By GOG TRI
Let’s be honest, lockdown sucks. Triathletes, by definition, are active people. Our sport takes us onto the streets, the hills, fells, mountains, lakes, oceans and, although it’s an individual sport, more often or not our best times are spent with others: hanging on the lane rope in the pool, chatting rubbish at the coffee shop on a summer’s bike ride, or chewing the fat with our training partner as we pound out the long steady run, club-run nights trying to beat our mates on intervals, getting to the top of the climb first, or meeting friends old and new as we rack up in transition. Then it’s all gone.
As a club, what could we do? We had long-established routines and structures in place. Sunday’s club swim and bike, Mondays and Thursdays club run, Wednesday nights’ winter turbo. Outside of the club, there were local staples: the Tuesday night Conwy Valley chain-gang; Saturday’s Conwy Park Run; meeting with friends for open water swims in the sea or Llyn Padarn, Geirionydd or Mymbyr. In a way, we took all these activities for granted, both as a club and personally. They filled time; they ticked boxes as training is done —building blocks to being both a triathlete and a triathlon club. There was a sudden, unavoidable void in all of our lives.
Love it or loathe it, social media became our saviour. It’s always played a large role in keeping us together and reinforcing the feeling of community and belonging that sprang up from the inception of our club. Now it had to stand centre stage as it pretty much was our only option to stay in touch. Why did we need to keep in touch? A club is a community, it’s a team, even an extended family, and as with any successful collective, you have to look out for each other. It’s more than sport, it’s more than activity, it’s more than trophies or accolades, it’s making sure people are ok, giving them a chance to think of something other than a worldwide pandemic, their future, job security, the health and wellbeing of family, home schooling the kids, or the loneliness of being stuck at home alone for weeks on end.
So began a series of challenges… The swim hat challenge, the wetsuit challenge, press up challenge, handstand challenge, to name a few. We actually ended up with challenge fatigue, such was the take up from members. Our social media feeds were awash with people laughing, gurning, contorting, and smiling. Simple fun ideas ignited the competitive spirit that lies within us all; it got people involved and helped reinforce the bonds of community that exist within our club. Prior to lockdown, in the old world, our Social Secretary Carlo had started a monthly Sunday Night Social. It was a complex idea that involved going to a pub, on a Sunday, with Carlo. Social perfection wrapped up in a layer of simplicity. This needed to be tweaked and rebranded for our new locked-down world. We started with The GOG Big Friday Night In. We asked the GOGeratti to check in on a Live Social Media feed and say hi, tell us how their week had been, or to share a funny story. A guest couple from the club hosted each evening, reading the comments out as they rolled in—imagine the strangest ever episode of The Final Score and you get the idea. Surprisingly, it worked very well! Many laughs were had, and it got people connected.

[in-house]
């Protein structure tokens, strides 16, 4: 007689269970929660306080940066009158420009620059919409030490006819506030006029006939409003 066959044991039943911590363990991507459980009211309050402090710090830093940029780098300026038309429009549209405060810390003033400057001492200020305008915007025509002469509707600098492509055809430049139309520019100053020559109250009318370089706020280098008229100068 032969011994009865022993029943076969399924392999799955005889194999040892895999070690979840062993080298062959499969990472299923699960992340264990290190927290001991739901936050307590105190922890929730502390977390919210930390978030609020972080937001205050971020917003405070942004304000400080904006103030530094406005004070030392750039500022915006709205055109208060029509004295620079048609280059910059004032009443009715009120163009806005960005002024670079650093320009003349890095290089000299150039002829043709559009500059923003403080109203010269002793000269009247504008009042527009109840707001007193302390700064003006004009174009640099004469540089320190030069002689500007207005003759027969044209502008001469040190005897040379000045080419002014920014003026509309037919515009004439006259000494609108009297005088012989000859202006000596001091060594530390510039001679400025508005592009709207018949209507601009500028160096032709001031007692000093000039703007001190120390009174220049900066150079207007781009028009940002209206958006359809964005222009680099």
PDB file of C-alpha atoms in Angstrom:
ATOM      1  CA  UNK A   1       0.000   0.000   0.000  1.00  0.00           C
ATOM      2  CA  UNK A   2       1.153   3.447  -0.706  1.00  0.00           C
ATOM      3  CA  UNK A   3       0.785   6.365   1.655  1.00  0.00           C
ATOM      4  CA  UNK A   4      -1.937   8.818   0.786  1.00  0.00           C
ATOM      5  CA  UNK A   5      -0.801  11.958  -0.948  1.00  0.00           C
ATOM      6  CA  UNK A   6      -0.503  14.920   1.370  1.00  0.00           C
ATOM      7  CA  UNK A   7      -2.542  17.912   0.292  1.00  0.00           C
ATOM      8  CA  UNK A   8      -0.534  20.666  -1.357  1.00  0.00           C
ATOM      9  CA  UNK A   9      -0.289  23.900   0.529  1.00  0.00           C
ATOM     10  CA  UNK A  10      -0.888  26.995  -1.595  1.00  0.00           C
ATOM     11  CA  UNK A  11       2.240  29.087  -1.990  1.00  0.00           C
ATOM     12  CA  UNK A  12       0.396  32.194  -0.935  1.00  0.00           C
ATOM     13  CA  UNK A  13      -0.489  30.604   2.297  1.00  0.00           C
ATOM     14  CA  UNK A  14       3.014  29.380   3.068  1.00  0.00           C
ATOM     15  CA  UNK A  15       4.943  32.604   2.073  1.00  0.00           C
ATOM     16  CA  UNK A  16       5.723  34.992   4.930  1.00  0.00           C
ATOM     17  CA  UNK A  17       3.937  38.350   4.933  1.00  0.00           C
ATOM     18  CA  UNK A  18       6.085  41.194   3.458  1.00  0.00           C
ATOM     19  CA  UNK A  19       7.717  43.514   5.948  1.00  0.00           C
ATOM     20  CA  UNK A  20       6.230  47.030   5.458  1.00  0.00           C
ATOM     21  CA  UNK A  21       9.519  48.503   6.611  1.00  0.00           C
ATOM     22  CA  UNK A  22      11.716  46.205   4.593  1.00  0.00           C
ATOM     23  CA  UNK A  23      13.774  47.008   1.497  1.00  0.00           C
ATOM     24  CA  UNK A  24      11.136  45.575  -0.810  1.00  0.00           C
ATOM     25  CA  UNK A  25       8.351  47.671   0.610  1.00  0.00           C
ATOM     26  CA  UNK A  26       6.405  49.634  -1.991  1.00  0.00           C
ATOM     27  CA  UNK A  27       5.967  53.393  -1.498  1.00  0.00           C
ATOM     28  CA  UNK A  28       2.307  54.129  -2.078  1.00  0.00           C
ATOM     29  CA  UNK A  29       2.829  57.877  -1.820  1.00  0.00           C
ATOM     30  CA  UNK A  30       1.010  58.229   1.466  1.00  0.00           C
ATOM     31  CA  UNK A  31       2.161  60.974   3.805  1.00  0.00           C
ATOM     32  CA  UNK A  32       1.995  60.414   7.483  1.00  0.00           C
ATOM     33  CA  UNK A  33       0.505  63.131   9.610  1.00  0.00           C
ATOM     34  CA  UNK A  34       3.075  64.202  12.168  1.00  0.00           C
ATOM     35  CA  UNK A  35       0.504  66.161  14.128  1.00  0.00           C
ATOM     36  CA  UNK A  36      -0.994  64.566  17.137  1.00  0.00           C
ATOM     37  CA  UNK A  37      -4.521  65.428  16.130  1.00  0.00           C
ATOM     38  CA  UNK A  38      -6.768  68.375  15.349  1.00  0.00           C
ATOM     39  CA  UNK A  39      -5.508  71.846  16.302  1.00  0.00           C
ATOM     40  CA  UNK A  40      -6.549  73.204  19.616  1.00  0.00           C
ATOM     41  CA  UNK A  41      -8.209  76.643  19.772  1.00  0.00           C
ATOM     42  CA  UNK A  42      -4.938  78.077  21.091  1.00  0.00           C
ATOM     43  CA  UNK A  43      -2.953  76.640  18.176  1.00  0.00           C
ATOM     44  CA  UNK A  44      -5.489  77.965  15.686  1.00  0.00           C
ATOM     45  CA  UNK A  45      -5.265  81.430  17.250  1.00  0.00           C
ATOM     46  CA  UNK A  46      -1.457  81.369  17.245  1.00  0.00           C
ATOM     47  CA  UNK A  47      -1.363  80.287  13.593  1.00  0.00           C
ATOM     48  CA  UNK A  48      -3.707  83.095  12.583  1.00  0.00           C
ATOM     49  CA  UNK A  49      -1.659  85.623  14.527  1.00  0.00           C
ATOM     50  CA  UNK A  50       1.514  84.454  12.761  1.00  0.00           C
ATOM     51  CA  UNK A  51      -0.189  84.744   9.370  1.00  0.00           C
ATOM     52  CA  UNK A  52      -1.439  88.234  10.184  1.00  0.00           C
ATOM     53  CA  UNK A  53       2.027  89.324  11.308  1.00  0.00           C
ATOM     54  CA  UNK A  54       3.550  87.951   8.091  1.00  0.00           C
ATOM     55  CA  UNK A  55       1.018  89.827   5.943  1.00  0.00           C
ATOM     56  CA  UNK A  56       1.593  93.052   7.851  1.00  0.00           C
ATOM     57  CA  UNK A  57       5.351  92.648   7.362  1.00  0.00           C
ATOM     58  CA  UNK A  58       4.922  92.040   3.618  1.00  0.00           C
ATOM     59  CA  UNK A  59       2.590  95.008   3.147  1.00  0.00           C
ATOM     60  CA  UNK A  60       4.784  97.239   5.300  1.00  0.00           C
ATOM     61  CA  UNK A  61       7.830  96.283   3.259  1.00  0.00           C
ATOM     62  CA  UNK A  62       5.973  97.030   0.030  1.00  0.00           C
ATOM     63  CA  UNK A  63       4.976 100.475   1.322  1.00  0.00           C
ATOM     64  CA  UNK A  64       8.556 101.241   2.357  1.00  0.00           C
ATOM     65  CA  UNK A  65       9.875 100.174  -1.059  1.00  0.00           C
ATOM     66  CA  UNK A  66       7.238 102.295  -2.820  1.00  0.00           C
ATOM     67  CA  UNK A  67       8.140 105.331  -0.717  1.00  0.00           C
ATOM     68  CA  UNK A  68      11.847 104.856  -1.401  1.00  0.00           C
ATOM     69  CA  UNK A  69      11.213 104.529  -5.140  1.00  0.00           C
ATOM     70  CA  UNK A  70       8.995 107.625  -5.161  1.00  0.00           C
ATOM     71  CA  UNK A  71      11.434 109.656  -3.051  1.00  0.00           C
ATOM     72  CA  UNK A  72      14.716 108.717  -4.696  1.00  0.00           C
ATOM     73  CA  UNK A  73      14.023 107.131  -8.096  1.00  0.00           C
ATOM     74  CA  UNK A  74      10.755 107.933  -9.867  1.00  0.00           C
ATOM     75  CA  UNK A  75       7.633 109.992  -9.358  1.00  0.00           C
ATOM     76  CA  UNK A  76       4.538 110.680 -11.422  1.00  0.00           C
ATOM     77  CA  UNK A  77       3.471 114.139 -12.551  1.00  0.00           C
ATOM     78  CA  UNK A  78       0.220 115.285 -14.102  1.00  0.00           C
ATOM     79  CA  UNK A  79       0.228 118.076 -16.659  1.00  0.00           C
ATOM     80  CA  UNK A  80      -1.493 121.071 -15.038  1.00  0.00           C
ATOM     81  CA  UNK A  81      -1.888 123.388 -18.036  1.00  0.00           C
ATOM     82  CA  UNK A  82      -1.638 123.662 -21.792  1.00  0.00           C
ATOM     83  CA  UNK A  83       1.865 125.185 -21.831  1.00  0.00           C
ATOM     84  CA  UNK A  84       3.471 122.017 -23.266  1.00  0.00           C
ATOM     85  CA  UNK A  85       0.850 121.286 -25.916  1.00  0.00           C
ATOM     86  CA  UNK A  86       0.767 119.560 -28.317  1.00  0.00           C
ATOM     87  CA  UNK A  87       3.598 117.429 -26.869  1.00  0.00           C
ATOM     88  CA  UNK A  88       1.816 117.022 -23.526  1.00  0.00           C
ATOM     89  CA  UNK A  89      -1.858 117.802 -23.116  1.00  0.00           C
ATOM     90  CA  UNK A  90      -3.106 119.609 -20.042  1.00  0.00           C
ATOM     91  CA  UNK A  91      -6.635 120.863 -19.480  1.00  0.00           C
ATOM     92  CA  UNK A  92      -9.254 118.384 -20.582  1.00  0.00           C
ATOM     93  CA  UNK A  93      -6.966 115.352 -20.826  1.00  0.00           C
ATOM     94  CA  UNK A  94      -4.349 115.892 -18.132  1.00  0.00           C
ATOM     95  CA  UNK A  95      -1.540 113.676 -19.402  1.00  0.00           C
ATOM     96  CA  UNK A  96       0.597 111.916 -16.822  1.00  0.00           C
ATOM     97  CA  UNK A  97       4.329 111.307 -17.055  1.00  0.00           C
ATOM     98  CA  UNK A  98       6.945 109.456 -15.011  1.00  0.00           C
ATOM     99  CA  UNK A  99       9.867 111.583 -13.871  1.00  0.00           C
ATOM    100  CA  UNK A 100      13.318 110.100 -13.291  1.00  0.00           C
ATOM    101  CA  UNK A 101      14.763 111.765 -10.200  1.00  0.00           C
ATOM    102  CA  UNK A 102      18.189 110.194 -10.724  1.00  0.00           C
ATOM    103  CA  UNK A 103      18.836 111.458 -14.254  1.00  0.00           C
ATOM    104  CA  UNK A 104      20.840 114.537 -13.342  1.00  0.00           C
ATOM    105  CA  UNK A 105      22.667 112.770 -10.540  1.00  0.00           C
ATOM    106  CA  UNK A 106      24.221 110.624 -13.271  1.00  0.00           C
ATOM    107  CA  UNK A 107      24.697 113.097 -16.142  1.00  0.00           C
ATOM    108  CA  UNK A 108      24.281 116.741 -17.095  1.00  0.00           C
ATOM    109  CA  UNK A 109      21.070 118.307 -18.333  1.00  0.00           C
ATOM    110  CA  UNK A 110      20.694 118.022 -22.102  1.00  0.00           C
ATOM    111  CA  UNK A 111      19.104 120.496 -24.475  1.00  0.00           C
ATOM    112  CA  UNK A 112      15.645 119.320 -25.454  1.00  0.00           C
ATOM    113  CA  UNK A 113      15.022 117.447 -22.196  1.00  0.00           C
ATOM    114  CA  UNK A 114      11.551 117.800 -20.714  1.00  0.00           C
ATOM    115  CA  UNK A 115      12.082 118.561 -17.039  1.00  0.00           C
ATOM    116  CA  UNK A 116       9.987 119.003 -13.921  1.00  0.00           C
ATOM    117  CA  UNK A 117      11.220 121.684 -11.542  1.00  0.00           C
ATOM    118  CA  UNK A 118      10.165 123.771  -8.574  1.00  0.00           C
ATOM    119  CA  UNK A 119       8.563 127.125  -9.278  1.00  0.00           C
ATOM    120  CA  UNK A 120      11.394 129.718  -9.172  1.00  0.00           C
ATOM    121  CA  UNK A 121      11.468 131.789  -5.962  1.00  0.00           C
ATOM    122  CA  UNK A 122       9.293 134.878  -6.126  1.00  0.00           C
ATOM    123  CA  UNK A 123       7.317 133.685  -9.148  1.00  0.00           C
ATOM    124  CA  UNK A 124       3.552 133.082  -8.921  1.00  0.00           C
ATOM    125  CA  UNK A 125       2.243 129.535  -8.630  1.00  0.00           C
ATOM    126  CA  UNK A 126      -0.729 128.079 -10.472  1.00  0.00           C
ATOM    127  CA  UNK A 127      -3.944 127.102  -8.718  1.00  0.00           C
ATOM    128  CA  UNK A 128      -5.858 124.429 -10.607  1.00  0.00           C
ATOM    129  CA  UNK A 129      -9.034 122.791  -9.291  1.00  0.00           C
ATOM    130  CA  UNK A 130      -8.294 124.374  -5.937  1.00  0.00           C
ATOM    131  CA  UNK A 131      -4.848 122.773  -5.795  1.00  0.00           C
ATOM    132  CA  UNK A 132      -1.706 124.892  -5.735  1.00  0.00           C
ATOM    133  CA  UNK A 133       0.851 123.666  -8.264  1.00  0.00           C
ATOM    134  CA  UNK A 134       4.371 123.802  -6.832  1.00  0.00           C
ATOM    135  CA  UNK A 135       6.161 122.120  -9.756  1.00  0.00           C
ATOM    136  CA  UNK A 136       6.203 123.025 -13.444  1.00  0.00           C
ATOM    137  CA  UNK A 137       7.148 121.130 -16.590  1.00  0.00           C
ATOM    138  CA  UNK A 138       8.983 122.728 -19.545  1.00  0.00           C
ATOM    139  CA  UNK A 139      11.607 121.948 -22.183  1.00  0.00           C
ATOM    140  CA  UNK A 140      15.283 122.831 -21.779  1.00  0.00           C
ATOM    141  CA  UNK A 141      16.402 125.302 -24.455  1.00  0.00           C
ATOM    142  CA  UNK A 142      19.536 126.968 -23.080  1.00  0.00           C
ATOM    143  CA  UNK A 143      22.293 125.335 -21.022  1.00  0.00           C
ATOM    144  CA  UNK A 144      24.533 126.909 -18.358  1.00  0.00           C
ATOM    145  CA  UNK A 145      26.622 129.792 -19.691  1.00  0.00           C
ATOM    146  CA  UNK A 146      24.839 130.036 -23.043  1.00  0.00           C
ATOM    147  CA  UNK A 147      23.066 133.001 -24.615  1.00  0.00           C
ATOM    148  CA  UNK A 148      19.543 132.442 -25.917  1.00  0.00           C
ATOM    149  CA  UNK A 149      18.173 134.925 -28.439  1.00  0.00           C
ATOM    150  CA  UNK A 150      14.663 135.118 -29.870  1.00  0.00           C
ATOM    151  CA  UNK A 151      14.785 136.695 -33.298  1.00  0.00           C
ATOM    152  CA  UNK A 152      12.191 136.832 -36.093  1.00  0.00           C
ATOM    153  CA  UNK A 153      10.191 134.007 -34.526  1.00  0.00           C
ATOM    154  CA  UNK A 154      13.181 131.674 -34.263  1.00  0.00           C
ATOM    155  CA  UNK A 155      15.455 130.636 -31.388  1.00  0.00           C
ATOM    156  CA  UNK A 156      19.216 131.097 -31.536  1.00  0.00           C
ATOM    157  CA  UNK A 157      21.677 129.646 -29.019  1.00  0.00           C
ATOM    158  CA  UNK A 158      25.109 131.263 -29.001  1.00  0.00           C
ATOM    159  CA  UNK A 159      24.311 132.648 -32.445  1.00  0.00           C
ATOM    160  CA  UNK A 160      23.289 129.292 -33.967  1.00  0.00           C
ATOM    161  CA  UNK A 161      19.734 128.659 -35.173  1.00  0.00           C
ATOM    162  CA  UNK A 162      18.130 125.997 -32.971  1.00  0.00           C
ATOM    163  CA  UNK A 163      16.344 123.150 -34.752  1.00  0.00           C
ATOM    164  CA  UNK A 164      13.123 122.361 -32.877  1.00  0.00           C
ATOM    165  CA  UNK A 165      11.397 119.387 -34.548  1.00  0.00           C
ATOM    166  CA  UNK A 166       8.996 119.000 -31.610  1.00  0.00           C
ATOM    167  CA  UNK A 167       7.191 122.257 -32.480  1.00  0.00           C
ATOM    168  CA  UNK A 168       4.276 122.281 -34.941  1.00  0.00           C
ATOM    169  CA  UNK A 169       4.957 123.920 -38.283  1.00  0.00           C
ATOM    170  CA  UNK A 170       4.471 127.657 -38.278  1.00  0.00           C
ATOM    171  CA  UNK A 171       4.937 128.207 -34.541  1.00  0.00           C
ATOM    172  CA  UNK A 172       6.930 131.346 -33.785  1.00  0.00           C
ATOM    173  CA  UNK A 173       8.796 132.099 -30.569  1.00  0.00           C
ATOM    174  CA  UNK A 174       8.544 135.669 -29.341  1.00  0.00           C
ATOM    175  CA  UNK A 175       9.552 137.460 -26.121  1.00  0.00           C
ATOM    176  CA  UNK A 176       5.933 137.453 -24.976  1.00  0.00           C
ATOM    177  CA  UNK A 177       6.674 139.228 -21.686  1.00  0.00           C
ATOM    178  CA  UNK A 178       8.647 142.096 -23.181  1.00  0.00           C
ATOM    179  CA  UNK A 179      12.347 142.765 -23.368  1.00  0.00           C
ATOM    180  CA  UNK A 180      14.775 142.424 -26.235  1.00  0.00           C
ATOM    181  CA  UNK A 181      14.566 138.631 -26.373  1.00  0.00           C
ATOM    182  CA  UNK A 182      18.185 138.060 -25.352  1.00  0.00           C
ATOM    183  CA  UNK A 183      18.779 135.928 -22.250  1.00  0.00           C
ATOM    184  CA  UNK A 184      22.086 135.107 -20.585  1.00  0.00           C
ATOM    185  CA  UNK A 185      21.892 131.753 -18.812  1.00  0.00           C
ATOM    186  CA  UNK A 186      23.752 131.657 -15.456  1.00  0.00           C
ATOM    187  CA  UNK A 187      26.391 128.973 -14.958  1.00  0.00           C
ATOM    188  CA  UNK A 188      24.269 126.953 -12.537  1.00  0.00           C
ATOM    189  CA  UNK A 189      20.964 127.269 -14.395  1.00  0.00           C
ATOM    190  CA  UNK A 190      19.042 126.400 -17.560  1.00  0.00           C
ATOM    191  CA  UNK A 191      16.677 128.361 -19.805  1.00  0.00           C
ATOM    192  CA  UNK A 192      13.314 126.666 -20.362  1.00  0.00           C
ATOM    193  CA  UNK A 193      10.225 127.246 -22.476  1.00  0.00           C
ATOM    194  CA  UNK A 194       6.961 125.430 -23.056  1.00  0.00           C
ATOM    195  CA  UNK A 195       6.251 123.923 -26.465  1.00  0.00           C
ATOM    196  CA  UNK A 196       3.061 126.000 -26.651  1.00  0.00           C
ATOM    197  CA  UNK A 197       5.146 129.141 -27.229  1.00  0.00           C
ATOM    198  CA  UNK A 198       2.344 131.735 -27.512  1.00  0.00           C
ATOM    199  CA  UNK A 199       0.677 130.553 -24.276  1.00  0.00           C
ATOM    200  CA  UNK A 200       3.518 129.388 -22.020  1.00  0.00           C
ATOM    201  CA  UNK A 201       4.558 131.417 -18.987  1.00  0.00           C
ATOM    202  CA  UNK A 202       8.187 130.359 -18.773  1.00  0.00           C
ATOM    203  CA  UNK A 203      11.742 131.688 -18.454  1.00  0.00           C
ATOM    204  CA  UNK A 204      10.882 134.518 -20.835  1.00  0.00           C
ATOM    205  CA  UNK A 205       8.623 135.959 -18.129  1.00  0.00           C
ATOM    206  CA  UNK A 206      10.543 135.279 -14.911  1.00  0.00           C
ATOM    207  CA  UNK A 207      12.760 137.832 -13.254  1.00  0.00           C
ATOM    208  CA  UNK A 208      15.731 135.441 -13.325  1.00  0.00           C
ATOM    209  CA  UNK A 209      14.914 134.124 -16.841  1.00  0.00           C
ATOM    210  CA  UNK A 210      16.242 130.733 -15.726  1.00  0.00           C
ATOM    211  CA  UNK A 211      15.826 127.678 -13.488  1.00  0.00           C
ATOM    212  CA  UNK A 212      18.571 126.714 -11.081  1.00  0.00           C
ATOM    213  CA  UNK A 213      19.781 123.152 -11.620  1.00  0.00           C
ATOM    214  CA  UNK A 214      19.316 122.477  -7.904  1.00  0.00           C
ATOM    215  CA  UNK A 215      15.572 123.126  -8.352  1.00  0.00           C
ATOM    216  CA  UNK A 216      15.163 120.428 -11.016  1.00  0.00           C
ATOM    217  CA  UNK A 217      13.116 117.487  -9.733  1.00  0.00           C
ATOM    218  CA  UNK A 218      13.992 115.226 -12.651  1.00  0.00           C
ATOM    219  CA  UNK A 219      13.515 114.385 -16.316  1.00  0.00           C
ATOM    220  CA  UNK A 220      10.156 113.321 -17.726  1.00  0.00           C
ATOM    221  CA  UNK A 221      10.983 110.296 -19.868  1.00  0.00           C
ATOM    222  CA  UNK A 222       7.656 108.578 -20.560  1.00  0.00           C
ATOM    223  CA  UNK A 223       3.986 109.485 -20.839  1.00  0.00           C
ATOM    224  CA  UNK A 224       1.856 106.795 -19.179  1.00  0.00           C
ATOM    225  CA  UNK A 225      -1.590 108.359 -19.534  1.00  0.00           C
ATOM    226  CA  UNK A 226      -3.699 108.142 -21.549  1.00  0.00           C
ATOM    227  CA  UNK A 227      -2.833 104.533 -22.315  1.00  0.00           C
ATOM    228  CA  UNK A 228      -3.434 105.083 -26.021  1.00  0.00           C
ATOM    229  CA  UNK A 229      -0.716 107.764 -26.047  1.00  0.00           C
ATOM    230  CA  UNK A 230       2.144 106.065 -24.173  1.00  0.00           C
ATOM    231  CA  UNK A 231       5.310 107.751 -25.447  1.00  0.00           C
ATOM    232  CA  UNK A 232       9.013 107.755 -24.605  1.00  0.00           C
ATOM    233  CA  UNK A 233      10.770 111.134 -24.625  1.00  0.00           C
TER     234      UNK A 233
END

The year rolled on, and we returned to a degree of normality. Group Club run sessions resumed, albeit socially distanced and with a new online booking system in place. Sunday morning swimming came back, again with a new booking system, then with the welcome smell of chlorine, we ploughed up and down the lane, back in the moment, triathletes with a purpose once again. The Christmas lockdown has been a little harder. It came on us quickly and although there were signs it was coming, we didn’t want to believe that it would arrive. Still, members came up with great ideas that got people involved, for example, Run Every Day in December and treasure hunts where you had to find items on your run or ride (from your door obviously) of which the first letters would spell a chosen word—all great fun and kept people active.
I can’t really talk about this year without mentioning the Welsh Grand Tour: The Welsh Triathlon Virtual Event of the Year organised by Henry Wright of Summit Fitness. I appreciate virtual cycling isn’t for everyone, for numerous reasons, but for many of us in our club, the series helped keep us fit and sane. It’s also deepened bonds between clubs in Wales with a lot of fun and banter had. To put it simply, it was brilliant. Now the New Year has rolled in, we’re upping our Social Media engagement once more, initially by introducing our members to the committee via some really nice mini photo bio’s. Our coaches and activators are next and we’ll then move onto our members, so there is plenty of content to come. We’re keeping our athletes motivated with the GOG coaches posting twice-weekly run sessions for members to follow, but I think more than anything, we are now looking forward to the resumption of some form of normality in the not too distant future.